Race to the Top Round 2 may be over, but another high-stakes competition is underway in just about all of the winning states: the 2010 gubernatorial elections.
And in some cases, the results of those contests could flip control of the state house from one party to the other. The question that’s tough to answer right now: Just how much ownership will a governor’s successor have over a plan his or her predecessor helped to create (or at least endorsed)?
Of the nine states that won Race to the Top grants last week, a whopping eight have elections underway for governor (everywhere but North Carolina). And the District of Columbia has its own very hot mayoral election coming up. Of those elections, five are rated as toss-ups by election-guru Larry Sabato and his Crystal Ball. (The District’s mayoral election is alsoclose enough to be a toss-up.)
To be sure, states have already taken steps to ensure that they stay on track with their plans regardless of political turnover. For instance, some of the winning bids (such as Maryland’s) involved legislation. And some gubernatorial-wannabes have made it clear that they stand behind their state’s plan. For instance, Andrew Cuomo, the Democratic contender in New York, released this cheerleading statement.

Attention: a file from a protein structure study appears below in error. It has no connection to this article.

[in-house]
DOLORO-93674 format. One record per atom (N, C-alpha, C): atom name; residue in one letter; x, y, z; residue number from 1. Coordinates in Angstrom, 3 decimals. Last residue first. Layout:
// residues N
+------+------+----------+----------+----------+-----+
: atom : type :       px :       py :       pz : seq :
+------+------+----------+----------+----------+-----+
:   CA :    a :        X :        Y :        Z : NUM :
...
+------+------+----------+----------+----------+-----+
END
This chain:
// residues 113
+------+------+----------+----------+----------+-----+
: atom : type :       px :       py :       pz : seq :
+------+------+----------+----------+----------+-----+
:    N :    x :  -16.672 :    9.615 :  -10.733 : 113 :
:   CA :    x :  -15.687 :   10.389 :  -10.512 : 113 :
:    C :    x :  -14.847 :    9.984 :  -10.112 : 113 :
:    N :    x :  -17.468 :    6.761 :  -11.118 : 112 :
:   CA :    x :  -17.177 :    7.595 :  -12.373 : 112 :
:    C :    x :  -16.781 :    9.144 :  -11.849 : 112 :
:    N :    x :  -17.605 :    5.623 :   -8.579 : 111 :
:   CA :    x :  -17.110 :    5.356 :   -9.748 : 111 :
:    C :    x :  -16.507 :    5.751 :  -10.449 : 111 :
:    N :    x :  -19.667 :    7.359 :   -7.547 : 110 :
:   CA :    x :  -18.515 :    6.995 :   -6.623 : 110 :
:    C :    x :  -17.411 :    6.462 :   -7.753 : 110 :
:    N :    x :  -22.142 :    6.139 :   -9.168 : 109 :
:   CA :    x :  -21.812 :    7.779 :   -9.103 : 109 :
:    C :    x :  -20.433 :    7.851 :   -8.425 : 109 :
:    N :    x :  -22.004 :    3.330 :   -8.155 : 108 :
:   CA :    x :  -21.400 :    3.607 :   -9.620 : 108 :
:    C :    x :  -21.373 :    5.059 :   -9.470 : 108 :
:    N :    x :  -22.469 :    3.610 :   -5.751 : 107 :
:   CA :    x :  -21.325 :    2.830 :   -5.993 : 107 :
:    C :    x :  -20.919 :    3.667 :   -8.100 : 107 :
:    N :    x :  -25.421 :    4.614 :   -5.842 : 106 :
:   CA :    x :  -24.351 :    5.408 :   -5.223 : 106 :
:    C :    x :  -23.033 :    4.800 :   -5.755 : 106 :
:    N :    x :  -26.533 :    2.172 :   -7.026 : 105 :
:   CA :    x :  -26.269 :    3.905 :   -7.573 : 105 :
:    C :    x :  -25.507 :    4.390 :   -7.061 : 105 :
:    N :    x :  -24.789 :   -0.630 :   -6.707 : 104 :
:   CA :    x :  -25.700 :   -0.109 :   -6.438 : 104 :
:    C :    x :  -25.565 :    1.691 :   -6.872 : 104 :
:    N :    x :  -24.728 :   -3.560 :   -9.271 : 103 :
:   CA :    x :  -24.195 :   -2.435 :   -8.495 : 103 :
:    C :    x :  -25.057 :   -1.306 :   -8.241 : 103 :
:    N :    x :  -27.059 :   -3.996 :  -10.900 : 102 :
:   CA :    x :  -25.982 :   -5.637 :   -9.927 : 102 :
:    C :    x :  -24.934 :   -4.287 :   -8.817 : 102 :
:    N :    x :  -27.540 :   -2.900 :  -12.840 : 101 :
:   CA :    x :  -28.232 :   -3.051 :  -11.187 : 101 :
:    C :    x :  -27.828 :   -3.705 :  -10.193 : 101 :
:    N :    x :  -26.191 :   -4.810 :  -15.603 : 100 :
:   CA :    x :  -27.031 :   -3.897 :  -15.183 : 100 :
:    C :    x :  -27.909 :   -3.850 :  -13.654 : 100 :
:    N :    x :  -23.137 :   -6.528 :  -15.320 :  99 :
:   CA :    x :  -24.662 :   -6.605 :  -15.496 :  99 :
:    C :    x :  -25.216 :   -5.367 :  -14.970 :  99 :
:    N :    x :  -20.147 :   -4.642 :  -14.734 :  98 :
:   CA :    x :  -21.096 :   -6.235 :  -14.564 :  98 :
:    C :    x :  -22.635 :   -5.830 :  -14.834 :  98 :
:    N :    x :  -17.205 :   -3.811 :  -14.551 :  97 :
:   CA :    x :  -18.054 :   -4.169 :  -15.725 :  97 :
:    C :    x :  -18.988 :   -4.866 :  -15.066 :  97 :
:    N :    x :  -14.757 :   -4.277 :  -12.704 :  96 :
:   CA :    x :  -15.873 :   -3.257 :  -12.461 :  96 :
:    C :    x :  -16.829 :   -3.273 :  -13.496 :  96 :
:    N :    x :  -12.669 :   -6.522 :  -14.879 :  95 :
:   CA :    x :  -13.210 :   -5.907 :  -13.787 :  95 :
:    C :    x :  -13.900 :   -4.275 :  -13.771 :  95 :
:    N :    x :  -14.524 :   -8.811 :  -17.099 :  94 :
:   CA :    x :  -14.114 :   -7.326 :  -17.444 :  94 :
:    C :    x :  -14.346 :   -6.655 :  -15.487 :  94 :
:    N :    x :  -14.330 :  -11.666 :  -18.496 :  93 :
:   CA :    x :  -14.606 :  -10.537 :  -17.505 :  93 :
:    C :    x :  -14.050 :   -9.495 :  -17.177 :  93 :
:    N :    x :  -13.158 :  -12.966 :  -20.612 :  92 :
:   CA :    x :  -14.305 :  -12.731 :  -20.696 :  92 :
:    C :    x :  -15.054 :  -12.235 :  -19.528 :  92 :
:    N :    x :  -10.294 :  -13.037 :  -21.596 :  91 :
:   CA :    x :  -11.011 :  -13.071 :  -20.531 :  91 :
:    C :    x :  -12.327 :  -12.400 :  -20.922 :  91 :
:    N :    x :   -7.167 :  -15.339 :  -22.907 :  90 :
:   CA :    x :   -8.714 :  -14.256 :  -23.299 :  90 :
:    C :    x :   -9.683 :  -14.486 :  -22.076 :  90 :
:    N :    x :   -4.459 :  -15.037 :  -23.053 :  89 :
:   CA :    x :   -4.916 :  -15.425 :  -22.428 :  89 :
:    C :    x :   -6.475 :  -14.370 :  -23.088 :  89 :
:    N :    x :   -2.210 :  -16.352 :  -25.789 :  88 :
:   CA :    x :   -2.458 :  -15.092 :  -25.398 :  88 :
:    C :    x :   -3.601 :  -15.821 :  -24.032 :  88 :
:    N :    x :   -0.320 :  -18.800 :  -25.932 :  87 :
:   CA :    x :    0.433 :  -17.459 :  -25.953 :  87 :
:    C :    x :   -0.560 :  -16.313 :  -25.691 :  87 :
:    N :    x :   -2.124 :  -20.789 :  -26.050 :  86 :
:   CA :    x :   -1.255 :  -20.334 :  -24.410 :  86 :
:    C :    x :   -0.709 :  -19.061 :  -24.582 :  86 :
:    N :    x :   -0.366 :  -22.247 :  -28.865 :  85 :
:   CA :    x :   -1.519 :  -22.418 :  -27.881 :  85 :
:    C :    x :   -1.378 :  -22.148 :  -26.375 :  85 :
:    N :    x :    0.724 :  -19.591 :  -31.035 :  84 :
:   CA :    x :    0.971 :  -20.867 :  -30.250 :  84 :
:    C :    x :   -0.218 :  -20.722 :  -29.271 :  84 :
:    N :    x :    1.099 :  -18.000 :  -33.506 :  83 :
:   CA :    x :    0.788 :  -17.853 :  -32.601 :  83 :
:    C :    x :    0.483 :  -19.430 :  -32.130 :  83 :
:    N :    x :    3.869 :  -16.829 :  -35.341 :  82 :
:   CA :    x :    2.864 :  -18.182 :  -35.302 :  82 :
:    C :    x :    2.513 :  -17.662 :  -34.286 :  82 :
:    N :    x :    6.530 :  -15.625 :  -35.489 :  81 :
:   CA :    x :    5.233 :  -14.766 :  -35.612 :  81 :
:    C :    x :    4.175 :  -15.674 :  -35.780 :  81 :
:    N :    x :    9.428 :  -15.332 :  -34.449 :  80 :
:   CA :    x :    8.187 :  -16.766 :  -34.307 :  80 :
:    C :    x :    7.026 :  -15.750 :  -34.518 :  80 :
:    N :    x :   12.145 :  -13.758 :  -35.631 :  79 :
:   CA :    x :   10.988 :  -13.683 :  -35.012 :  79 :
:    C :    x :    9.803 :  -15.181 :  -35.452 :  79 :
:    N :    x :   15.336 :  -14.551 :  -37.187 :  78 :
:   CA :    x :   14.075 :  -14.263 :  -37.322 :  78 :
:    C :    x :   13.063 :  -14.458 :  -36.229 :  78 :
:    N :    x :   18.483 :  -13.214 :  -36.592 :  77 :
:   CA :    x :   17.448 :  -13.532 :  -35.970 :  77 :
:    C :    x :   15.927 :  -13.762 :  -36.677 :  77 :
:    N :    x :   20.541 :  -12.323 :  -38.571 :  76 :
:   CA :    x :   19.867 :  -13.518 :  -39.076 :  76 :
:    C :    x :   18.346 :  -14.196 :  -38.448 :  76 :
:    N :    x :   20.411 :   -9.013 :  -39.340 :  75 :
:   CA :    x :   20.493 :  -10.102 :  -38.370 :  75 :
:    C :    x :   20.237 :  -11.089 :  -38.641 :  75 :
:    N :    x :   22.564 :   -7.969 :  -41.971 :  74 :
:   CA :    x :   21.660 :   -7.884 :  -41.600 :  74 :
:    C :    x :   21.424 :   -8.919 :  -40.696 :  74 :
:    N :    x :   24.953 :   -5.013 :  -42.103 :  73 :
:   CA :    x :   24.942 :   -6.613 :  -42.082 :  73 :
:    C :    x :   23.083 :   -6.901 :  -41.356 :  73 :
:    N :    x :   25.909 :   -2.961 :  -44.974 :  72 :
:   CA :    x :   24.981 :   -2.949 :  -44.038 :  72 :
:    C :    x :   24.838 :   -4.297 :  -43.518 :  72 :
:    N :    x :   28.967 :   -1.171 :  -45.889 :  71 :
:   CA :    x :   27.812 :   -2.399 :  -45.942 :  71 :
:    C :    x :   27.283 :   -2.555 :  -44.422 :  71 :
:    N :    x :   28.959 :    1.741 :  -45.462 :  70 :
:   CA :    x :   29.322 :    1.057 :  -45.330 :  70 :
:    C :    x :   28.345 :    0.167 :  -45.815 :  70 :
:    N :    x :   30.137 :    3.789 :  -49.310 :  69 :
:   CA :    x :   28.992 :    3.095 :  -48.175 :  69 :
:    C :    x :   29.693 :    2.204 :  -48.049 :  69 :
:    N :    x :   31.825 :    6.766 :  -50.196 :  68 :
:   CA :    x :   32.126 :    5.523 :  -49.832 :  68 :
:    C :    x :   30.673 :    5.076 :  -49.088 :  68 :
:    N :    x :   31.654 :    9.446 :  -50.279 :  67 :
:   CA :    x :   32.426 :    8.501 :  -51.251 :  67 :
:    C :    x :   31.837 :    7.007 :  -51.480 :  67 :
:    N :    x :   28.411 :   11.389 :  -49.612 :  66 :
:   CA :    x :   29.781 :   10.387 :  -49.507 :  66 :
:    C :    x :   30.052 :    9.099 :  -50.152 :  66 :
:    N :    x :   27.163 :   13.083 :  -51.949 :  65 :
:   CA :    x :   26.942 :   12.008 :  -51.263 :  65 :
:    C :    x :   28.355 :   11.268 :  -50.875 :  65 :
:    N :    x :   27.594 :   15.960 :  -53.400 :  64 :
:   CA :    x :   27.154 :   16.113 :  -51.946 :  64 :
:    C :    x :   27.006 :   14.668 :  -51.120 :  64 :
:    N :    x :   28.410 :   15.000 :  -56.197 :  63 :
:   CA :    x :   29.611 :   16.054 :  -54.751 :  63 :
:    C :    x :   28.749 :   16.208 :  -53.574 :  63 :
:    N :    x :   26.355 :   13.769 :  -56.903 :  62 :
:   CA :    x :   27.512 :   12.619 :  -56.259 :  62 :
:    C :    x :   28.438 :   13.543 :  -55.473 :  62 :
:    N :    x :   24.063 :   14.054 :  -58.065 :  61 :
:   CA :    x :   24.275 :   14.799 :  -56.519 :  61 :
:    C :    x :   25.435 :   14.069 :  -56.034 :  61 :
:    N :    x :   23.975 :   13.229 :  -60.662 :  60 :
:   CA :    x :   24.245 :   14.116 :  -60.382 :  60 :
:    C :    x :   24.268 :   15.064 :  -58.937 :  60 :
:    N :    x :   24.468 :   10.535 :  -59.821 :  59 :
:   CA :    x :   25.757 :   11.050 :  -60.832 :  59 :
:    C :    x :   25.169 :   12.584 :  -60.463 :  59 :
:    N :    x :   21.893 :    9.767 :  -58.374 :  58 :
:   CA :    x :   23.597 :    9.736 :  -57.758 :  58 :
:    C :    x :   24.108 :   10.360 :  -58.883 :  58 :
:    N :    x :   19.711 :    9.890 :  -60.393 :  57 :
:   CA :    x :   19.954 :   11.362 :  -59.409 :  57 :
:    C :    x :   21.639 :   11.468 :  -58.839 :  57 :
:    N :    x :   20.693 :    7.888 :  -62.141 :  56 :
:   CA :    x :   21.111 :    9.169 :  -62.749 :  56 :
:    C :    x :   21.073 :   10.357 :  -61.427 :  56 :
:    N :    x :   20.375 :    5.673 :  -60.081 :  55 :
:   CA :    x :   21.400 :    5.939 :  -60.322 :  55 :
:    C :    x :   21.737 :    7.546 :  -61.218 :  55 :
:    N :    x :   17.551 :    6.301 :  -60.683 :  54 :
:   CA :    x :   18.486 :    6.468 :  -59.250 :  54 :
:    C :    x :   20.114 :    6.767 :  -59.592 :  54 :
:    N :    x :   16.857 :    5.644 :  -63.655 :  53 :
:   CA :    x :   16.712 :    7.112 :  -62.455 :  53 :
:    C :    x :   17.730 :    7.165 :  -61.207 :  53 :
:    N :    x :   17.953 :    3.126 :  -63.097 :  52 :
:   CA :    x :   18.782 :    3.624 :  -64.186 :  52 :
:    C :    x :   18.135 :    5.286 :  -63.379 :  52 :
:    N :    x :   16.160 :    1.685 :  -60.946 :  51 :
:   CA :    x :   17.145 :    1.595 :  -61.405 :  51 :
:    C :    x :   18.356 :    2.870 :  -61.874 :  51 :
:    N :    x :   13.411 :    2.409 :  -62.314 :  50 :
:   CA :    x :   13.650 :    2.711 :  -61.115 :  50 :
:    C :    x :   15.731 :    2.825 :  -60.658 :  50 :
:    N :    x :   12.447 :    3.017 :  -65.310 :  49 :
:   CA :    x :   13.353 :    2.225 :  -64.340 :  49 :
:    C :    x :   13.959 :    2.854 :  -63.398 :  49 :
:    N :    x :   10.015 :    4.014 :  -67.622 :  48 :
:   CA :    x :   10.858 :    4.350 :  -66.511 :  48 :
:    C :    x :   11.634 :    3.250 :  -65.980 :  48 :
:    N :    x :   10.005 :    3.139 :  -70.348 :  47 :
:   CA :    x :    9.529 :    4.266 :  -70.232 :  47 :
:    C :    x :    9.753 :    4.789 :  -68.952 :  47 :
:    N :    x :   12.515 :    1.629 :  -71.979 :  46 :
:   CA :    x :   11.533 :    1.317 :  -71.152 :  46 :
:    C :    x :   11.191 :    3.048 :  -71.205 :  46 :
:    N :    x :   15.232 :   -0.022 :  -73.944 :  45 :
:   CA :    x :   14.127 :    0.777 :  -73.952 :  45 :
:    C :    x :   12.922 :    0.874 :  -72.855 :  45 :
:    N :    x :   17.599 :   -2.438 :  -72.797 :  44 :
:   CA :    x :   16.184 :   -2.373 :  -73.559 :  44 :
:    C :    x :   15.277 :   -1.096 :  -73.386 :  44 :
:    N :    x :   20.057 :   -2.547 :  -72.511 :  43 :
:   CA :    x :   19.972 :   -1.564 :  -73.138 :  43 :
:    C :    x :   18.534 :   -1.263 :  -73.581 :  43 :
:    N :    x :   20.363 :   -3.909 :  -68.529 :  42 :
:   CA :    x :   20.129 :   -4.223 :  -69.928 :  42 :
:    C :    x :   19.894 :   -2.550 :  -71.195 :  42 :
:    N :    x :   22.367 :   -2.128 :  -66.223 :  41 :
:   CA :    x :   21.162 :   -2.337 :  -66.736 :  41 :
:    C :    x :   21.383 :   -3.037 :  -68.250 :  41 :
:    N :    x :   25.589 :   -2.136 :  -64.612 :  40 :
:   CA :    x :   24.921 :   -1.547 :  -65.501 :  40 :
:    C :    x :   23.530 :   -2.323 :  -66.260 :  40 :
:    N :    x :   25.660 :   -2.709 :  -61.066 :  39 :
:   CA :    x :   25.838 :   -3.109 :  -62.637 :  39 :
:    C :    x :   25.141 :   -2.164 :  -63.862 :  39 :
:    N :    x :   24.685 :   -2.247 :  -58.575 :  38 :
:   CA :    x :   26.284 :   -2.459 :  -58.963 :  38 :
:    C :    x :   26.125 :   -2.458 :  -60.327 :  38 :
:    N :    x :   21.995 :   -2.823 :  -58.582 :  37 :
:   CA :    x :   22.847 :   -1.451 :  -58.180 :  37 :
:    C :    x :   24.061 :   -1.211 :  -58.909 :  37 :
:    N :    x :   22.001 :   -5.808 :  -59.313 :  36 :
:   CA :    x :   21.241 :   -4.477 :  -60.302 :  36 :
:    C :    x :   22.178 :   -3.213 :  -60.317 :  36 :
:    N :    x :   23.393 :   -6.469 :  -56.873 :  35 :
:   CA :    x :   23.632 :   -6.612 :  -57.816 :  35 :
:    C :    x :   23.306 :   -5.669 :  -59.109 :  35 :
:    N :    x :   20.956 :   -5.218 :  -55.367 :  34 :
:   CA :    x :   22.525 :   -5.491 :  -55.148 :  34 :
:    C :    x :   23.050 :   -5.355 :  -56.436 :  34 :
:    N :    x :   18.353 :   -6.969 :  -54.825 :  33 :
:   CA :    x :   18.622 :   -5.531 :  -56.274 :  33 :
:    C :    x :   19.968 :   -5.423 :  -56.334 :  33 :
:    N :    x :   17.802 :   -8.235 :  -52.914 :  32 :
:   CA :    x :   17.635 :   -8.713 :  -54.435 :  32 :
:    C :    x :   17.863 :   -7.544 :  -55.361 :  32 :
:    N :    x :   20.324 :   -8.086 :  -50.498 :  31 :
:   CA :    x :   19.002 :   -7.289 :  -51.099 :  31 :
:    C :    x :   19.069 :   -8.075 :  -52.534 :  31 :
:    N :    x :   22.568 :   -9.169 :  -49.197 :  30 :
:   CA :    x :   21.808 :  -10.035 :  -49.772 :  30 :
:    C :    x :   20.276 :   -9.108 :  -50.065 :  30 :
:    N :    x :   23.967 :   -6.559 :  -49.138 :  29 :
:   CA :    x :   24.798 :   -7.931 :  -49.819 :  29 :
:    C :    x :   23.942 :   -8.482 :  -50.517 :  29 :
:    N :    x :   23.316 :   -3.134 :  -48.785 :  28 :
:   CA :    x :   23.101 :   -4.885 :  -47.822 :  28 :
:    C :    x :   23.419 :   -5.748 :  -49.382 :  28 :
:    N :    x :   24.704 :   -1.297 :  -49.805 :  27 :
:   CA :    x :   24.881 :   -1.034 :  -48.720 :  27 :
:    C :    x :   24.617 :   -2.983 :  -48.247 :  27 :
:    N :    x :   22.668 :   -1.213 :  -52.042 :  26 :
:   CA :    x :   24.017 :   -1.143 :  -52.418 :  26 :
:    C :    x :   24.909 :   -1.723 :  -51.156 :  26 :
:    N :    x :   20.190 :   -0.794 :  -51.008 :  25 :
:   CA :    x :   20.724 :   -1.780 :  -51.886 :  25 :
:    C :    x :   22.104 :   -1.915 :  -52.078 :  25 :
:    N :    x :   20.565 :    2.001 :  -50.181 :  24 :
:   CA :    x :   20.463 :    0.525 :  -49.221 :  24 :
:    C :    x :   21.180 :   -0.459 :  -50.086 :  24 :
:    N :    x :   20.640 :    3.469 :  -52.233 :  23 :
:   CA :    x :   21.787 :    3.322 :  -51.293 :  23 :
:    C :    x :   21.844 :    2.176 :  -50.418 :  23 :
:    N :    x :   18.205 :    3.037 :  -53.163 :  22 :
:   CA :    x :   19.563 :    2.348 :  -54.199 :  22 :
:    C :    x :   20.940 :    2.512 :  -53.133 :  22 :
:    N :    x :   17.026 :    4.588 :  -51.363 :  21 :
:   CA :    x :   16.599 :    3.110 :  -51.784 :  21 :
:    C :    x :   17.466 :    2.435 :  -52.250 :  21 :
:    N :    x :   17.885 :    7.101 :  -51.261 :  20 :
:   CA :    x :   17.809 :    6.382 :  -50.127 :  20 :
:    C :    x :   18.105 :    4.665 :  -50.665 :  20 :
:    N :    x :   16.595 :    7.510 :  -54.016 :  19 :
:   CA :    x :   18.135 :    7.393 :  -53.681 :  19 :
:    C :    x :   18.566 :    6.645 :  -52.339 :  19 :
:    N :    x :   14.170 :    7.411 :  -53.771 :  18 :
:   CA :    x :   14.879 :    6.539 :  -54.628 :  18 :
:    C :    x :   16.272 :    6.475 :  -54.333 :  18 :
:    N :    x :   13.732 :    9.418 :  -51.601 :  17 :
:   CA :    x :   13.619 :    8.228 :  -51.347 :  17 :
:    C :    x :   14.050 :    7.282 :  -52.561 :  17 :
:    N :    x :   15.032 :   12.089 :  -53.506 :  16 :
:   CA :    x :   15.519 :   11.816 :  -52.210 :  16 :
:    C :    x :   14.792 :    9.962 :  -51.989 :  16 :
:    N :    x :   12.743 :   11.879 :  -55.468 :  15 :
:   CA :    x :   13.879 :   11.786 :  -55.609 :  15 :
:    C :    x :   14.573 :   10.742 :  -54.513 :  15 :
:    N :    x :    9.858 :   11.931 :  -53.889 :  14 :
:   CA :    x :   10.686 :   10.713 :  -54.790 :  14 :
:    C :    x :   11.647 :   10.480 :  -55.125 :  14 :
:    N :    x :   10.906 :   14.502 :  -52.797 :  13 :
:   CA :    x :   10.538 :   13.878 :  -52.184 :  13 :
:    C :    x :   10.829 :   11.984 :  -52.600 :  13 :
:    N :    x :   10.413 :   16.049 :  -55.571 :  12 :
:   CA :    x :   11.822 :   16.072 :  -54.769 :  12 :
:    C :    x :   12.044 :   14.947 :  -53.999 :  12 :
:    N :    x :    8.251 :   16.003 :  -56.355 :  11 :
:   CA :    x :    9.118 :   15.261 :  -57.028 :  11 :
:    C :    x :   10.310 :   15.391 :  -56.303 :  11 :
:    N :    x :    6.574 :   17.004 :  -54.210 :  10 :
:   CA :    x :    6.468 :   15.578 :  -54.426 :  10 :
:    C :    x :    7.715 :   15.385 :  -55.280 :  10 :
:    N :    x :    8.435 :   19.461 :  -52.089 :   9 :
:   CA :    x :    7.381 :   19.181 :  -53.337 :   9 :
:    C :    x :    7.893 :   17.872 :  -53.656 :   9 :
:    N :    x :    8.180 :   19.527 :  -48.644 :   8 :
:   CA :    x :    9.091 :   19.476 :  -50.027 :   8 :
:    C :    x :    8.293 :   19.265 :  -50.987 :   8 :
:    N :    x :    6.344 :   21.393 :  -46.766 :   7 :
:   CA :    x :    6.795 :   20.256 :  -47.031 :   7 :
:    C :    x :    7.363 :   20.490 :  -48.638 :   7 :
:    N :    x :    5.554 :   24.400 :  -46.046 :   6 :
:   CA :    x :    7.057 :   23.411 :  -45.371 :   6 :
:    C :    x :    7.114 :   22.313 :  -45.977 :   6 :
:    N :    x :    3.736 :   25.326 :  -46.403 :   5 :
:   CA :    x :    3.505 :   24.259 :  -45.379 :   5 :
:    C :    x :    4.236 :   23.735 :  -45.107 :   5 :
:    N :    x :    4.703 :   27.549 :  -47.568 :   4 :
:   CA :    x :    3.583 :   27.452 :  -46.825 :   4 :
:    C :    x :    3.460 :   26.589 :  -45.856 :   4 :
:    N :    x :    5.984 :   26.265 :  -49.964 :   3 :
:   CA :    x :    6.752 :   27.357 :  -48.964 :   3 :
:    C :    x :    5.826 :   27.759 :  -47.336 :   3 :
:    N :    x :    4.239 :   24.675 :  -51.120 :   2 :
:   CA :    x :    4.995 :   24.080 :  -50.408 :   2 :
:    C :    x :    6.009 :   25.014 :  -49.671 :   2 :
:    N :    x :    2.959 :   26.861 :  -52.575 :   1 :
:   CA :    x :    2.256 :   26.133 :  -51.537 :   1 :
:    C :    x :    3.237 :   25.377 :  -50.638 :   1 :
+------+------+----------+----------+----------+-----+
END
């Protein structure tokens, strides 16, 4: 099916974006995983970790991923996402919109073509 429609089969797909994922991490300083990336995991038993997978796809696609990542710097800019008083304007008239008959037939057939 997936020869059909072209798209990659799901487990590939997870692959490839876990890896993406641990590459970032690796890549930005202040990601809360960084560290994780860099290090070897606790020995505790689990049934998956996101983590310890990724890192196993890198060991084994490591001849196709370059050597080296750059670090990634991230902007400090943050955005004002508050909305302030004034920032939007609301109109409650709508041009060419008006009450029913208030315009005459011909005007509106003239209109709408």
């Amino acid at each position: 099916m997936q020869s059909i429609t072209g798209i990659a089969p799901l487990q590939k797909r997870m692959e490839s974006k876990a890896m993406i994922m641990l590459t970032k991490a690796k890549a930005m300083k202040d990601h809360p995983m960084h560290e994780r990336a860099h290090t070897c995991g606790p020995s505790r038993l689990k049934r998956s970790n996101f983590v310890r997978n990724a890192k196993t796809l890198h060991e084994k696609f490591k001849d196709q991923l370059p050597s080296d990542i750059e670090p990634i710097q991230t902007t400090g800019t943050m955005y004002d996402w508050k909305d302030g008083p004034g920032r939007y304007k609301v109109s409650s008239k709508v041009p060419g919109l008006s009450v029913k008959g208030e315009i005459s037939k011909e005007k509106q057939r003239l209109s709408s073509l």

And in Hawaii, Rep. Neil Abercrombie, a member of Congress and the Democratic candidate who is considered likely to win the contest, said he’ll work with the Obama administration tomake surethe plan is faithfully implemented.
But it’s not clear all candidates feel the same way. For instance, Nathan Deal, the GOP candidate for governor of Georgia, said less than a month ago that he would turn down Race to the Top money if his state won the contest. Now that up to $400 million is actually forthcoming, he’s changed his tune somewhat. But it’s tough to say whether he’ll shift back to his original thinking.
Just how much ownership will new governors have over their state’s Race to the Top plan, particularly when the elation of victory wears off? Stay tuned!